Spread of An. stephensi mosquitoes poses risk for increased P. falciparum and P. vivax receptivity and local transmission in urban Africa. Given mosquito preference for human-made containers (14), our findings support integrated vector management recommended by the World Health Organization under the Global Vector Control Response (15). Management may include integrated surveillance and control of other vectors such as Aedes aegypti mosquitoes for larval source management.
Dr. Tadesse is a molecular biologist leading the malaria research team of the Armauer Hansen Research Institute at the Federal Ministry of Health of Ethiopia and teaches at the Institute of Biotechnology at Addis Ababa University. His research interests include the biology and epidemiology of gametocytes of P. vivax and P. falciparum.
We acknowledge the study participants for their willingness to donate blood and allow assessment of mosquito exposure. We thank microscopists Tewabech Lema and Tsehay Orlando for their support. Appreciation also goes to the regional and district health officers for their collaboration and the PMI VectorLink Ethiopia Project for training the field team. Thanks also go to Gunawardena Dissanayake for insightful discussions. The drivers from Armauer Hansen Research Institute helped make the study successful.
The study was supported by the Bill and Melinda Gates Foundation grant (INDIE OPP1173572) to F.G.T., T.B., and C.D. The Armauer Hansen Research Institute supported W.C., T.A., E.H., and E.G. through its core funding from the Swedish International Development Cooperation Agency and the Norwegian Agency for Development Cooperation. The PMI VectorLink Ethiopia Project provided financial support for adult mosquito collection. C.L.J. and T.W. were supported by Wellcome Trust/Royal Society fellowships awarded to T.W. (101285/Z/13/Z).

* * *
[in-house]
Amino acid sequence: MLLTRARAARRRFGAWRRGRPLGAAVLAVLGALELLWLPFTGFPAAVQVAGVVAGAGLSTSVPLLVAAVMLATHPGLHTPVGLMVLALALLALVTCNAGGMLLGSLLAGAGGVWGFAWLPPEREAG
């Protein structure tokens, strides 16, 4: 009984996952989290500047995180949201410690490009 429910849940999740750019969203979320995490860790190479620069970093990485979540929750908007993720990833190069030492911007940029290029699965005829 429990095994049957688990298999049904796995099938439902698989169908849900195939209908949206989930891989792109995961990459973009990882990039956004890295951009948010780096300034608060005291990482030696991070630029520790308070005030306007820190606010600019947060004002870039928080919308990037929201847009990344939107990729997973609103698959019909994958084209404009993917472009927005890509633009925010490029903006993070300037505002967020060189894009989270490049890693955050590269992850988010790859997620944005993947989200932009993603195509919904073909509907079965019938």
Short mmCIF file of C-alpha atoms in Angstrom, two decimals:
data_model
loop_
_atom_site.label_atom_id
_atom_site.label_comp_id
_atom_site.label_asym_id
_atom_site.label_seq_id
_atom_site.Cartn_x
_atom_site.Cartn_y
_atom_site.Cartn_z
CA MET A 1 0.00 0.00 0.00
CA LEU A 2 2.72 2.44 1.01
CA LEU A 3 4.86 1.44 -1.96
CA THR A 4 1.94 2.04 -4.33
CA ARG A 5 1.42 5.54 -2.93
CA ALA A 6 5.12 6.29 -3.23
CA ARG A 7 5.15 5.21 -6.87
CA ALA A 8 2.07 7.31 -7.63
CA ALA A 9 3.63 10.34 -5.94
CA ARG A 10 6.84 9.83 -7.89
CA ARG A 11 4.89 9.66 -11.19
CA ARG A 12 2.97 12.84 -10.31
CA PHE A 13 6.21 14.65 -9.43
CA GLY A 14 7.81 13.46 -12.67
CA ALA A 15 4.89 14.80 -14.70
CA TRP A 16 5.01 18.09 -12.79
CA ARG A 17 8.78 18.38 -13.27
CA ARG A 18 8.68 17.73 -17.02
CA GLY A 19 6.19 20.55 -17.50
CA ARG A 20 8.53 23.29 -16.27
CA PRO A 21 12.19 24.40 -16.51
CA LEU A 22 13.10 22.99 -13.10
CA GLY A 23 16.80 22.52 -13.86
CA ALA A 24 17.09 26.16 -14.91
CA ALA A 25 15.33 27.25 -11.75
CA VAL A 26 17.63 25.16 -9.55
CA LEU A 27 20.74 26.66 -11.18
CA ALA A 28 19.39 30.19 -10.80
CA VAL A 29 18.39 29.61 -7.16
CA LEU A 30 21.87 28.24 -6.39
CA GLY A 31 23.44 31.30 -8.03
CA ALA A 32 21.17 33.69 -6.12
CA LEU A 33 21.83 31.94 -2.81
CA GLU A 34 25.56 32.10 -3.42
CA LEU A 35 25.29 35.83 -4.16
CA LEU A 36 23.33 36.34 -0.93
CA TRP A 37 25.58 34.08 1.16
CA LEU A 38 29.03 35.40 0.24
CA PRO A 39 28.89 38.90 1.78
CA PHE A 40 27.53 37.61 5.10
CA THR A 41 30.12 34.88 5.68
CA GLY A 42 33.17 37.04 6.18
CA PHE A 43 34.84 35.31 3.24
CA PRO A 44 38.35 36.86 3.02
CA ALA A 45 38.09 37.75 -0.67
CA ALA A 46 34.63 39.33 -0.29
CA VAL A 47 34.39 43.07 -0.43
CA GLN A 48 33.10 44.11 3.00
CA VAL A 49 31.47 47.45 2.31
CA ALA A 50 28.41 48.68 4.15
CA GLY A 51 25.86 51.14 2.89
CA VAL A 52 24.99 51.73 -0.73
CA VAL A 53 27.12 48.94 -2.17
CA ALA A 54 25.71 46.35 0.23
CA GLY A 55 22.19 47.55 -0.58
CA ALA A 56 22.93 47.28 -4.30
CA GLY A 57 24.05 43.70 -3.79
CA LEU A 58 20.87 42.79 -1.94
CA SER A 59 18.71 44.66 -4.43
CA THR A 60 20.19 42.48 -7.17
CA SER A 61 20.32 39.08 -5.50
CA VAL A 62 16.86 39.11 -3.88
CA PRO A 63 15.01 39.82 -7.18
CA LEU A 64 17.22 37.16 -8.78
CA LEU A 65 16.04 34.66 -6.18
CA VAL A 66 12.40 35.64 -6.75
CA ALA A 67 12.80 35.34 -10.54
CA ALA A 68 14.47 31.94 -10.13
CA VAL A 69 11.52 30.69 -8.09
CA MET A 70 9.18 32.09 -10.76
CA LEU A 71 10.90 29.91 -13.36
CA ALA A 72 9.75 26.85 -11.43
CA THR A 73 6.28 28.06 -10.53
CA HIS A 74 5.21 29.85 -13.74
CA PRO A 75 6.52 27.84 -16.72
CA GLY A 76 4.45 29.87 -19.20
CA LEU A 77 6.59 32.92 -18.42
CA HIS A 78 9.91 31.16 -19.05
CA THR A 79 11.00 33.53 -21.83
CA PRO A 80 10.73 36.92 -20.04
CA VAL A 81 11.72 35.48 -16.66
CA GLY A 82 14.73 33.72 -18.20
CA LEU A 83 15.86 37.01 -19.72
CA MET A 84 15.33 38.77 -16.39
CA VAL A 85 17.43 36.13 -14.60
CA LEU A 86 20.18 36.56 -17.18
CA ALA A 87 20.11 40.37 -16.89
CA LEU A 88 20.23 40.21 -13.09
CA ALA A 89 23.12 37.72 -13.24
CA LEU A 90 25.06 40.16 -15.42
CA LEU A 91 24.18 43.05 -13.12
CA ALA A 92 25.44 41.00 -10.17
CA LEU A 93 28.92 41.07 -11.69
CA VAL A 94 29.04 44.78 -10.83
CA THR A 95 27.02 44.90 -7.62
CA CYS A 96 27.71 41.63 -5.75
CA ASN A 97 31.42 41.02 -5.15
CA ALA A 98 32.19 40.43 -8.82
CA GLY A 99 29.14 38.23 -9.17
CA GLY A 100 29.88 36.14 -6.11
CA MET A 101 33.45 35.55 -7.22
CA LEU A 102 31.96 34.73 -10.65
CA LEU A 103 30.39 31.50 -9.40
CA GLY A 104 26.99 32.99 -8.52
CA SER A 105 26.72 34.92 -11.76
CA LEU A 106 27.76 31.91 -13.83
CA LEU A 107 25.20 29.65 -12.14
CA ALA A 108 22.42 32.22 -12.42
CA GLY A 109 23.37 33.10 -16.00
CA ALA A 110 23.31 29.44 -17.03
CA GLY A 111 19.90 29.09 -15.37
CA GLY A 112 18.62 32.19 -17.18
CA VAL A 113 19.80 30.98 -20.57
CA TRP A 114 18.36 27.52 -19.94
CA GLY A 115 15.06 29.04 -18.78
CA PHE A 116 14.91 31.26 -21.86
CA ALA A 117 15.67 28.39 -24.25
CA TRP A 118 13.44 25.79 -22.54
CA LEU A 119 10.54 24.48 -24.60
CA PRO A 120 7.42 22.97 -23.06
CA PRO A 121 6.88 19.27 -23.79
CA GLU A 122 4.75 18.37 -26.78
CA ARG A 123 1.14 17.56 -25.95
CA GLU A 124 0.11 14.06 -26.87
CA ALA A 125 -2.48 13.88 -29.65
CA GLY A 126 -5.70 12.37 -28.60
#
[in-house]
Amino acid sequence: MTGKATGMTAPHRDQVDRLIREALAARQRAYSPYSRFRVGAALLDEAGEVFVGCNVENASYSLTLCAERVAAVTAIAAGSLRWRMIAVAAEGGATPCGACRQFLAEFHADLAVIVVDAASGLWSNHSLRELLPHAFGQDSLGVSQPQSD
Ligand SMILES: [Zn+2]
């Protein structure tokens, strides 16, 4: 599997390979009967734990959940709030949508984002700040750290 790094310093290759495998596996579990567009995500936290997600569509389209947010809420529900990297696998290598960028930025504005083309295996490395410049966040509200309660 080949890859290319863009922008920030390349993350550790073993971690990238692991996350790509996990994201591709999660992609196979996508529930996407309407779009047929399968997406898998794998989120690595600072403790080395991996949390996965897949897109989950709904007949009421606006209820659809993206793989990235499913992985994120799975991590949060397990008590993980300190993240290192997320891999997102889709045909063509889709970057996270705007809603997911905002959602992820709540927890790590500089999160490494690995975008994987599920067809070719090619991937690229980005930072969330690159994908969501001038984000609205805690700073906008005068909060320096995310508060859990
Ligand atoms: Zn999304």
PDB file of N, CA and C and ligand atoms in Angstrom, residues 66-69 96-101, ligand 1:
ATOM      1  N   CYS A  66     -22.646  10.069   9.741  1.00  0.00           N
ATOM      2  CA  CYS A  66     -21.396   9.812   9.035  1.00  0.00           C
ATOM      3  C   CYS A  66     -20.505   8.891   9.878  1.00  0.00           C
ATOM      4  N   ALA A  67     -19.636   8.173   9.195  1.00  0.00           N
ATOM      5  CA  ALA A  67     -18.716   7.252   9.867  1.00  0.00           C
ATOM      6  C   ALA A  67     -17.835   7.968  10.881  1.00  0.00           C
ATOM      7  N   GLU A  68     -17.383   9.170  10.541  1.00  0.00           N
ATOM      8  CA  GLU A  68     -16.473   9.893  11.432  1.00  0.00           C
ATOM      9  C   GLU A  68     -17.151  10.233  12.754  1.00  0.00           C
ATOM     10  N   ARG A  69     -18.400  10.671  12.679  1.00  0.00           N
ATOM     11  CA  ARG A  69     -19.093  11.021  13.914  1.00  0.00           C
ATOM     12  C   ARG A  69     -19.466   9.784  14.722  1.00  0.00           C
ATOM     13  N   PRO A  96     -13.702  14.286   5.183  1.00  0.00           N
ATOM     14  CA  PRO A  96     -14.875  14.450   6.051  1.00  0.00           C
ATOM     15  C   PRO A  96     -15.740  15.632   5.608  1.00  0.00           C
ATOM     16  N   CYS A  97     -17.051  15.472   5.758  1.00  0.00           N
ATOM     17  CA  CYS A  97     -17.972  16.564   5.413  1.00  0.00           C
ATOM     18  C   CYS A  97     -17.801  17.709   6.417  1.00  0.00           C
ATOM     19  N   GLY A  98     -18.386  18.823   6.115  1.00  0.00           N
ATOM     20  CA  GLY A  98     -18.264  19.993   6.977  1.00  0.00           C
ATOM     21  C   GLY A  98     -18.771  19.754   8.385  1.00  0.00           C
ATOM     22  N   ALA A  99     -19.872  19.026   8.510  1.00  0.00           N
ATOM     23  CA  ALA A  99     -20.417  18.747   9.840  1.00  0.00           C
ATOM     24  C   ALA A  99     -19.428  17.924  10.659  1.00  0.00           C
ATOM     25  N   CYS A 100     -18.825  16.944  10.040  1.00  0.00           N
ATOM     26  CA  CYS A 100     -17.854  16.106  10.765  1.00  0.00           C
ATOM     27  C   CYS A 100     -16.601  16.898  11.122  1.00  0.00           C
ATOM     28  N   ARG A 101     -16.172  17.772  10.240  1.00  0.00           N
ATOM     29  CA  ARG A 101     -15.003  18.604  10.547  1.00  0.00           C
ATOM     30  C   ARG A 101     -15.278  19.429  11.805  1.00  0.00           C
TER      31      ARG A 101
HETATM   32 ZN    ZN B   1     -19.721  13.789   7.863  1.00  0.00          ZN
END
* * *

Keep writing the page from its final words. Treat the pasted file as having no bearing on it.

H.T., P.M., S.C., M.M., M.B., S.I., C.D., E.G., T.B., and F.G.T. conceived the study; P.M., D.D., S.C., M.M., M.B., S.I., J.H.K., A.W., E.G., and F.G.T. participated in guiding the field activities; T.A. and E.E. collected mosquitoes in developmental stages; T.A., E.E., W.C., S.W.B., D.A.M., E.H., S.K.T., T.T., A.G., T.T., T.E., G.Y., S.K., G.S., and S.A.S. reared adult mosquitoes, collected blood samples, ran feeding experiments, and dissected mosquitoes; T.A., H.T., E.E., L.A.M., W.C., T.W., S.W.B., K.L., R.H., C.L.J., D.A.M., E.H., S.K.T., T.T., A.G., T.T., T.E., and F.G.T. conducted laboratory work; T.A., L.A.M., L.M.K., K.S., T.S.C., S.I., C.D., E.G., T.B., and F.G.T. analyzed data; T.A., H.T., E.E., L.A.M., T.W., C.L.J., C.D., E.G., T.B., and F.G.T. drafted the manuscript; and J.H.K., A.W., T.S.C., S.I., C.D., E.G., T.B., F.G.T. critically commented on the manuscript. All authors read and approved the final manuscript.
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TablesCite This Article
Original Publication Date: January 12, 2021
1These authors contributed equally to this article.
Table of Contents – Volume 27, Number 2—February 2021
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Please use the form below to submit correspondence to the authors or contact them at the following address:
Fitsum G. Tadesse, Malaria and NTD directorate, Armauer Hansen Research Institute, Federal Ministry of Health, PO Box 1005, Addis Ababa, Ethiopia